On Jan. 20, Donald Trump’s inauguration as President of the United States clarified the nature of his presidency moving forward. It is clear that the brash, divisive, and bold candidate who campaigned for the past year is the same man who now inhabits the oval office. In his speech, Trump made broad, ambiguous promises to restore America to its fabled past glory. “America,” the President pronounced, “will start winning again, winning like never before”.
President Trump spoke of an “American carnage” and painted a bleak picture of the state of this nation. The address depicted a nation with crumbling infrastructure, impoverished inner city children, educational disparities, and gang violence culminating in a country “robbed… of so much unrealized potential.” Trump’s trademarked economic populism surfaced in his inaugural address, bashing D.C. elites and catering to a portion of America that has not felt the effects of a recovering economy. President Trump spoke of restoring power to the people, draining Washington D.C. of its parasites, and proclaiming that “from this day forward, it’s going to be only America first, America first.”
Rhetorically, the President’s America First™ approach to foreign and domestic policy can be seen as unifying on a domestic level. Internationally, however, the President has sown seeds of division between America and its foreign allies, blaming America’s international role as the culprit for much of the pain felt by Americans at home. The only time his language approached an appeal to a world united pertained to the destruction of radical Islam.
Overall, the inaugural tone was as divisive as the campaign of the past year. Though there were statements of unity, the tone and direction of the spectacle was far from one of unification. When speaking about a nation divided, the President proposed patriotism as the cornerstone on which our divisions will be healed. More specifically, President Trump directed the ire of America externally, blaming our international role as the culprit for much of our pain felt at home.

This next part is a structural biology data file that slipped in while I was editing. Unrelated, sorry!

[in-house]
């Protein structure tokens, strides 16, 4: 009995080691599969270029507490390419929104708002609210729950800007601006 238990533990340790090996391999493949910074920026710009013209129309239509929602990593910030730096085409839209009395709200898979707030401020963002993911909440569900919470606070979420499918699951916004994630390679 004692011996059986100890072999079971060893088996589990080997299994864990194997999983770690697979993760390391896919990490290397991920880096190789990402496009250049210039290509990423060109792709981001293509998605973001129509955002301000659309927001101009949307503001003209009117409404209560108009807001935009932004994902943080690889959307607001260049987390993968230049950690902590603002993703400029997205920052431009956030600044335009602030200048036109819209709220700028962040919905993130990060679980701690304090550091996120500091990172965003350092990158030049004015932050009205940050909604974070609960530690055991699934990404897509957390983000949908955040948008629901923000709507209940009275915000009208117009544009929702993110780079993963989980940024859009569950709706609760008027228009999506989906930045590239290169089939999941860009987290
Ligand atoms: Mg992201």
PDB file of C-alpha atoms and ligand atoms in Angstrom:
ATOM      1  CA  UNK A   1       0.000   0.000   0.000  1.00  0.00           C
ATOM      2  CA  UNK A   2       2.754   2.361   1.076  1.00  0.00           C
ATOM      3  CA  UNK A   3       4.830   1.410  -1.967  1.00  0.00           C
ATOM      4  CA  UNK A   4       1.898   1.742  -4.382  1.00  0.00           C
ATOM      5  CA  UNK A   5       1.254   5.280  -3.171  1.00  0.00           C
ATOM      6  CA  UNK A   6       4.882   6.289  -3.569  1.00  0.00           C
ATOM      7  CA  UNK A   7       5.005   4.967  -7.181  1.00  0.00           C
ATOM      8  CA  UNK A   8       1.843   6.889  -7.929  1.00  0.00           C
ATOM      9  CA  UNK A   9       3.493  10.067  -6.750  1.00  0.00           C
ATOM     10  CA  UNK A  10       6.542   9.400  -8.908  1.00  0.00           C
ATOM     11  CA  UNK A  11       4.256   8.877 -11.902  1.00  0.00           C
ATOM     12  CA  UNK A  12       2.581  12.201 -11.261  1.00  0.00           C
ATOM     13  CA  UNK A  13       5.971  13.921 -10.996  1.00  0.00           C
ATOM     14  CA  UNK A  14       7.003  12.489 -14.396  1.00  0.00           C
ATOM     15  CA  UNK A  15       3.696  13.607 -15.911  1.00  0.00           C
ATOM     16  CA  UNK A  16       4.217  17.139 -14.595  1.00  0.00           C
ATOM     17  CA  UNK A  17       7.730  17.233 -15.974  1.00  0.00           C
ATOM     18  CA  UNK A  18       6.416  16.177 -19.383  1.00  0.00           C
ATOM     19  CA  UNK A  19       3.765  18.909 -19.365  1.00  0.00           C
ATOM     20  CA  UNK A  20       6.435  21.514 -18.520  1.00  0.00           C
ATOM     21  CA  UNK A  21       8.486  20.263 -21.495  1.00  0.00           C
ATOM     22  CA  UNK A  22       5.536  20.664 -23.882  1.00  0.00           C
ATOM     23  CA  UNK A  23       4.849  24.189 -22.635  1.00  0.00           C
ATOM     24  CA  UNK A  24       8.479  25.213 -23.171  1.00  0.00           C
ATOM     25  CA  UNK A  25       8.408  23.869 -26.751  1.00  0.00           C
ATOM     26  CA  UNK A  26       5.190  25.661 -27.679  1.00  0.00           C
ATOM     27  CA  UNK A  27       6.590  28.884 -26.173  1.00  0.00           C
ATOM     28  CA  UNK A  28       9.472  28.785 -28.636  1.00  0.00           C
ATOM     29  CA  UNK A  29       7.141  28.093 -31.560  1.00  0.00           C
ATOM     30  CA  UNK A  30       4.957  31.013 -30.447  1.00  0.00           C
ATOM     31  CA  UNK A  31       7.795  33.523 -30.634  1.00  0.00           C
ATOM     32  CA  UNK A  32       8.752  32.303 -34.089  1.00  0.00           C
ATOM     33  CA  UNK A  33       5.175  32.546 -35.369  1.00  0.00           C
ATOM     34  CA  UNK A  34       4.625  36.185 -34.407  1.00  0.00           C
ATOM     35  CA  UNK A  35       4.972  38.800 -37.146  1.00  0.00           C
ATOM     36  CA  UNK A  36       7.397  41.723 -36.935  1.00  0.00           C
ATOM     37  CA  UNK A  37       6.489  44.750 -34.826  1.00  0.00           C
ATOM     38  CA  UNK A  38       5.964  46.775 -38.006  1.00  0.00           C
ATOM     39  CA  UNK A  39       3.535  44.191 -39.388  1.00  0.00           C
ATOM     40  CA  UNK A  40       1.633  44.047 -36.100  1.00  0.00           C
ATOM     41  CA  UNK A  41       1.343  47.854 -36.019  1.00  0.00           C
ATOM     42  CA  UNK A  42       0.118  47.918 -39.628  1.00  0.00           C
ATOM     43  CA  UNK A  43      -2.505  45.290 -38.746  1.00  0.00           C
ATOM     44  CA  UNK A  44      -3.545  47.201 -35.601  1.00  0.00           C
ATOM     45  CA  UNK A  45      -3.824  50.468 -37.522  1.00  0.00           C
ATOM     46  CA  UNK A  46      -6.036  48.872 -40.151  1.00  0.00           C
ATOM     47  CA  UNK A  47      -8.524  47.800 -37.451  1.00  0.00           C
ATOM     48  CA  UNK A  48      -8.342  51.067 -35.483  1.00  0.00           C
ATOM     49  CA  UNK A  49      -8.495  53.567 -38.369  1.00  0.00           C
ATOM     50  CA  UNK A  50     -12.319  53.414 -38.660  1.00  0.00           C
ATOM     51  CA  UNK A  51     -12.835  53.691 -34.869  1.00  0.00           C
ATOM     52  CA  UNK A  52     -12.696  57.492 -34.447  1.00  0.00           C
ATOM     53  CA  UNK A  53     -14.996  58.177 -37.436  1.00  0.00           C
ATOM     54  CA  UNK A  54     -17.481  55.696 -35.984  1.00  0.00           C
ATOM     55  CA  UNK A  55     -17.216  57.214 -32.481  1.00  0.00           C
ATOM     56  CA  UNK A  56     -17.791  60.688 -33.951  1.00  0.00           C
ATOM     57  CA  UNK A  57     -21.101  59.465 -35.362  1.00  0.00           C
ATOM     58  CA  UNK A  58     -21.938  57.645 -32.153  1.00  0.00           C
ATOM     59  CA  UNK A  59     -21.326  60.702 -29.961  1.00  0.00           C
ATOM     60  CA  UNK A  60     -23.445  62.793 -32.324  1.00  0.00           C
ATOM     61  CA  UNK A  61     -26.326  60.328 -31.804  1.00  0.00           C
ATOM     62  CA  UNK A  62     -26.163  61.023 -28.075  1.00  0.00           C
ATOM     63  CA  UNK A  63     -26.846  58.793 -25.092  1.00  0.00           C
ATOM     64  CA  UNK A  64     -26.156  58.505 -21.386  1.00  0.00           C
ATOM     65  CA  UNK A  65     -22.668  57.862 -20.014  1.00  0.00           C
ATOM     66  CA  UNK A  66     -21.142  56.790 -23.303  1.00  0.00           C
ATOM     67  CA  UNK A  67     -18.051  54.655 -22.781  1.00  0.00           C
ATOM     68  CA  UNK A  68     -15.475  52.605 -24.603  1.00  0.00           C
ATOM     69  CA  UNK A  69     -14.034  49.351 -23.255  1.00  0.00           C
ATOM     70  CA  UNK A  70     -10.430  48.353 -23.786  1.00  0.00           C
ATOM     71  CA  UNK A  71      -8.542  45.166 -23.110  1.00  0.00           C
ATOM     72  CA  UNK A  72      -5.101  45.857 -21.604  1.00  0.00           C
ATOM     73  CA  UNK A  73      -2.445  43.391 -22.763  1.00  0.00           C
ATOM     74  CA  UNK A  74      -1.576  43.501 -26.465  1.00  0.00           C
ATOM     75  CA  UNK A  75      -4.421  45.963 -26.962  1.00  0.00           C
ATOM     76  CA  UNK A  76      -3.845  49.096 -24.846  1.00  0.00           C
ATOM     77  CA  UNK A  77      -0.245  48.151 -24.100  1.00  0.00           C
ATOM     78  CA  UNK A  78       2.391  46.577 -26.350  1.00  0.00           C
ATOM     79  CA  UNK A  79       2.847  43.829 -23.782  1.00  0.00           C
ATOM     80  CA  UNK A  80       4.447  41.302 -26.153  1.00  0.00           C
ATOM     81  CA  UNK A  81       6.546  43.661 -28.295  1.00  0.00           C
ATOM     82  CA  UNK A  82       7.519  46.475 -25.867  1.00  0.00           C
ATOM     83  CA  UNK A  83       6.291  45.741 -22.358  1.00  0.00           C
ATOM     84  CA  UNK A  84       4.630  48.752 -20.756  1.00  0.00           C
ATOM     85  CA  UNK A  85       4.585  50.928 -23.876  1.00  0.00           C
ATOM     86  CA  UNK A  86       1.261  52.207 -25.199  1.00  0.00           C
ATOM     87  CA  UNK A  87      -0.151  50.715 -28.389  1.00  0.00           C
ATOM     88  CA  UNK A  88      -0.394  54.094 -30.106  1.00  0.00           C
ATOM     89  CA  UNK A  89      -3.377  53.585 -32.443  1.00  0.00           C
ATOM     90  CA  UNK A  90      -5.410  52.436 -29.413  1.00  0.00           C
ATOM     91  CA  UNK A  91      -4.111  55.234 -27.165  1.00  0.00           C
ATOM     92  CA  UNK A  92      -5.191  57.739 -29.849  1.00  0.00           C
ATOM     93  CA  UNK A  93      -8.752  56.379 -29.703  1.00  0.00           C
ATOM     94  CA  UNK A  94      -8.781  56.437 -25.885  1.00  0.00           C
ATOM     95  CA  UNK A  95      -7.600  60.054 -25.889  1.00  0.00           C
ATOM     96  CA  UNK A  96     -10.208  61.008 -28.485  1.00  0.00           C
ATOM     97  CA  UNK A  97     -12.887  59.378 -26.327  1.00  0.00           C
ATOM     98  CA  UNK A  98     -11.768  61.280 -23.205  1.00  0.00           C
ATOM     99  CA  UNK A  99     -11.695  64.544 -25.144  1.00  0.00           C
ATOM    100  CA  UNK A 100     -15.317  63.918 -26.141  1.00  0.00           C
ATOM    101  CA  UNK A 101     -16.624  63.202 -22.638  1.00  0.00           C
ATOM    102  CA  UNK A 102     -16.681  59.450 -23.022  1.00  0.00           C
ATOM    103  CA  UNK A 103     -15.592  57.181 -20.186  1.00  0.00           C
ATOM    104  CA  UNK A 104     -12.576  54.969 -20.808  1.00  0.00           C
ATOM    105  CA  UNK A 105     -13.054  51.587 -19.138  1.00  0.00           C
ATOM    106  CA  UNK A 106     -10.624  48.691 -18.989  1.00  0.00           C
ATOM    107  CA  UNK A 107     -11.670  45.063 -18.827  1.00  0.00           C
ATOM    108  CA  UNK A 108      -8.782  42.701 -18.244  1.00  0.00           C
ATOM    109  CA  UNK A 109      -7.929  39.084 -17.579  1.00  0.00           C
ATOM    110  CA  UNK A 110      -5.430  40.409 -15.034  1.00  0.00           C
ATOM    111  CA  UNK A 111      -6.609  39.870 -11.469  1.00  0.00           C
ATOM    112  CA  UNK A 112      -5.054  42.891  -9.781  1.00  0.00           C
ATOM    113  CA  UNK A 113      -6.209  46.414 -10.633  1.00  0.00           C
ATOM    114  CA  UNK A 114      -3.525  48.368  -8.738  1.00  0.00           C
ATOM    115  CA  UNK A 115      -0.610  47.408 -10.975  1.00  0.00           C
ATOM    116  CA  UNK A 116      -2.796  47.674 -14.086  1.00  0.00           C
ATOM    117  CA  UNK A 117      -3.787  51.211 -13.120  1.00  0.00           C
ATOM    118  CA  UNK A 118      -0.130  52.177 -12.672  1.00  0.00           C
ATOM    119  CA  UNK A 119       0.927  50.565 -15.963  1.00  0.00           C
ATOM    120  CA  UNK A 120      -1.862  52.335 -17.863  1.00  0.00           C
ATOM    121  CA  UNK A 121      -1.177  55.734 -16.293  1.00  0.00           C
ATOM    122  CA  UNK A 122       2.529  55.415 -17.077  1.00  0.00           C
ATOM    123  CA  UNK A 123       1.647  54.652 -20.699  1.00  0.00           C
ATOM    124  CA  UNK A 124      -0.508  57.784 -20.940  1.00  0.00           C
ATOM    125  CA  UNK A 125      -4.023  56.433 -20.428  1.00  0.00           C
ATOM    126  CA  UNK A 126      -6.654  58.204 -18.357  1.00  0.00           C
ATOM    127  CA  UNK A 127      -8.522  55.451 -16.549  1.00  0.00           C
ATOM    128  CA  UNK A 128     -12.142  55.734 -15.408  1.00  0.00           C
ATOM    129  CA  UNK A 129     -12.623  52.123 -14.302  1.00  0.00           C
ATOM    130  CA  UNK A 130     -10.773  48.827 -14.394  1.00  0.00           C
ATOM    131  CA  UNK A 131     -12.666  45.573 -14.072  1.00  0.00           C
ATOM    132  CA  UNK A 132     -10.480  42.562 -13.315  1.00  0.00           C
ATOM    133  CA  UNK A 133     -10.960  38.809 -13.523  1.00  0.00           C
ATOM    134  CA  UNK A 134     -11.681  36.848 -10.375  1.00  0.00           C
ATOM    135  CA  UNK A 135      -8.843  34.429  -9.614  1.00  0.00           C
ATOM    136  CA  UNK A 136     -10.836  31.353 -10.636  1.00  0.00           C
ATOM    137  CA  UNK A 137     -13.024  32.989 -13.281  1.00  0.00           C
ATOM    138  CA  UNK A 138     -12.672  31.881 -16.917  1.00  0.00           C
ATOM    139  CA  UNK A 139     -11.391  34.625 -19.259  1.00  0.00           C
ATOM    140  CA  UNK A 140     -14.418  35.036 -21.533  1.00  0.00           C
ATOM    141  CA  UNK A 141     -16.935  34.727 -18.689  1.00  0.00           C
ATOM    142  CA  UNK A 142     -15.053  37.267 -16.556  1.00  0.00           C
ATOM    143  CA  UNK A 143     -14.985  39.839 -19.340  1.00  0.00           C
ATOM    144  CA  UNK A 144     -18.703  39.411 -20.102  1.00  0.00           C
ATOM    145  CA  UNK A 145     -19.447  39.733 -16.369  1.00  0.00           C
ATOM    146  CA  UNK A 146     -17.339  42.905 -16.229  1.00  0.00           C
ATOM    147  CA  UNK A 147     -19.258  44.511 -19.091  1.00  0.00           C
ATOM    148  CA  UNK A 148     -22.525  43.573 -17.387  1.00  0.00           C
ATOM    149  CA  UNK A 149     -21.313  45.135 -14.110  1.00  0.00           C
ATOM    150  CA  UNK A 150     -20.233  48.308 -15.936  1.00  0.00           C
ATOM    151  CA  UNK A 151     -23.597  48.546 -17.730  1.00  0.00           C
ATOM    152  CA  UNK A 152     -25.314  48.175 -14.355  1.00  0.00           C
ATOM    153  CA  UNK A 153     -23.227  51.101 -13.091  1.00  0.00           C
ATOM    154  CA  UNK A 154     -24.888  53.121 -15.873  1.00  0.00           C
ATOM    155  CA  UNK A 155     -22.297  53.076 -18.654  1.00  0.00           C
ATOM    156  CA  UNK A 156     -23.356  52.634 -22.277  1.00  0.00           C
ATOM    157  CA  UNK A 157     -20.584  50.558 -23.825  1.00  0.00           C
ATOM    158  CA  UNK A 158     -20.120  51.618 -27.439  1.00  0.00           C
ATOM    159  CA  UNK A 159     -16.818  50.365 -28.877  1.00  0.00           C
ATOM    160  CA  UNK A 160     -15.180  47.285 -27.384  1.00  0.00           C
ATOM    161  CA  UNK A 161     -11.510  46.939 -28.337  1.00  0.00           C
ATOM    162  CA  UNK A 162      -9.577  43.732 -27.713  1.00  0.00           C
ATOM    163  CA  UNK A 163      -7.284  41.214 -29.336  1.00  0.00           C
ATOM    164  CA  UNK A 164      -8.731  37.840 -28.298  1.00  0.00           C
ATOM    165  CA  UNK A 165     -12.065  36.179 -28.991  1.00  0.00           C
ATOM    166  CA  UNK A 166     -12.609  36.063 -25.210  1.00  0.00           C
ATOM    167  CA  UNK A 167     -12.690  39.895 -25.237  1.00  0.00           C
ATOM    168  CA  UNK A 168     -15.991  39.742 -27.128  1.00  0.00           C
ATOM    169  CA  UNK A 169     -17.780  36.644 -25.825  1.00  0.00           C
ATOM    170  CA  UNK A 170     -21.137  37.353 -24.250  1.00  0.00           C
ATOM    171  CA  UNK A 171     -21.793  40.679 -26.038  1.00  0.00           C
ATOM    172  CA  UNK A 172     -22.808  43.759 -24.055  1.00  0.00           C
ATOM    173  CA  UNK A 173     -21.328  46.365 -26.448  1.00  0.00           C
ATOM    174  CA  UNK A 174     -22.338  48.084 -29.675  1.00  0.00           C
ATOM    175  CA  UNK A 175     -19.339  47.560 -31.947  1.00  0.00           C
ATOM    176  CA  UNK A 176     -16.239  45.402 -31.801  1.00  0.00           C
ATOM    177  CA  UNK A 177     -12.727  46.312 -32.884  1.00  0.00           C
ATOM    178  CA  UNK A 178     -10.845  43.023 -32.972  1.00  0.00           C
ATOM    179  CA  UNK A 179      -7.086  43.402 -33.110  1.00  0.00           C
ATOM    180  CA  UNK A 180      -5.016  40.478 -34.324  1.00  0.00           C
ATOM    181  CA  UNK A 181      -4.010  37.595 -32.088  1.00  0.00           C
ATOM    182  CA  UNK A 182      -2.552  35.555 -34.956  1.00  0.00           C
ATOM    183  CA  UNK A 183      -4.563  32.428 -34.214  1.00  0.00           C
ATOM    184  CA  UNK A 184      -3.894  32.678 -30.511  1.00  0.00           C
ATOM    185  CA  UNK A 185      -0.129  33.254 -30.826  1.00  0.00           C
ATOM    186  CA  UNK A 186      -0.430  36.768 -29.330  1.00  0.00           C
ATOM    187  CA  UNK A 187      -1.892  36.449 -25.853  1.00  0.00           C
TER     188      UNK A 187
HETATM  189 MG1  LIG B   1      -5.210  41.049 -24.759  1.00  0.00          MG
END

President Trump’s proclaimation that his inauguration “will be remembered as the day the people became the rulers of this nation again,” begs the question: who exactly are the people whom President Trump is speaking to? This inaugural address, infused with campaign rhetoric, leaves little doubt that President Trump was not speaking to America as whole, but rather those people who elected him to office. The President pledged an oath of allegiance to all Americans; however, the lack of an explicit attempt to heal a fractured and turbulent America shows that his administration is not changing course from the campaign.
No doubt, this does not come as a surprise. Trump has proven himself alarmingly unreceptive to criticism, whether from his colleagues, the public, or the media. One of the more disturbing developments of Trump’s ascendency (and there’s been a lot) has been his vilification of anyone who challenges him. This dynamic came to a head at a press conference on Jan. 11, where Trump refused to answer a question posed to him by CNN Senior White House Correspondent, Jim Acosta. Instead, he called CNN a “terrible news organization” and declared, “I’m not going to give you a question, you are fake news.”
This icy spat between Trump and the press is rooted in a two-page dossier that CNN reported on, summarizing a longer document published by Buzzfeed. The Buzzfeed report was uncorroborated, and contained personally and professionally embarrassing material. Often referred to as the fourth branch of government, the press at large operates as an invaluable oversight tool for the public. Without reliable journalism, we become dangerously susceptible to manipulative disinformation. This is not to say that Trump should not have been upset that such documents were reported on, but, first, the manner in which the President dealt with the matter was very ungracious as well as un-presidential, and second, the report that CNN published was viable news as both Trump and Obama had been briefed on its existence. Trump has had a particularly rocky relationship with the press, and this odd exchange is reflective of an administration that actively acts to undermine negative coverage while giving preference to more Trump-positive outlets.
The nature and scope of presidential power is misunderstood by a great number of Americans. Parameters establishing what the President can and cannot do have never been more important, and more strikingly vapid. But despite the inaugural words and recent executive actions of President Trump, it is the duty of all Americans to stand in pursuance of equity, as injustice anywhere, is injustice everywhere.
[photo courtesy of Redlands Bulldog photographer, Halie West]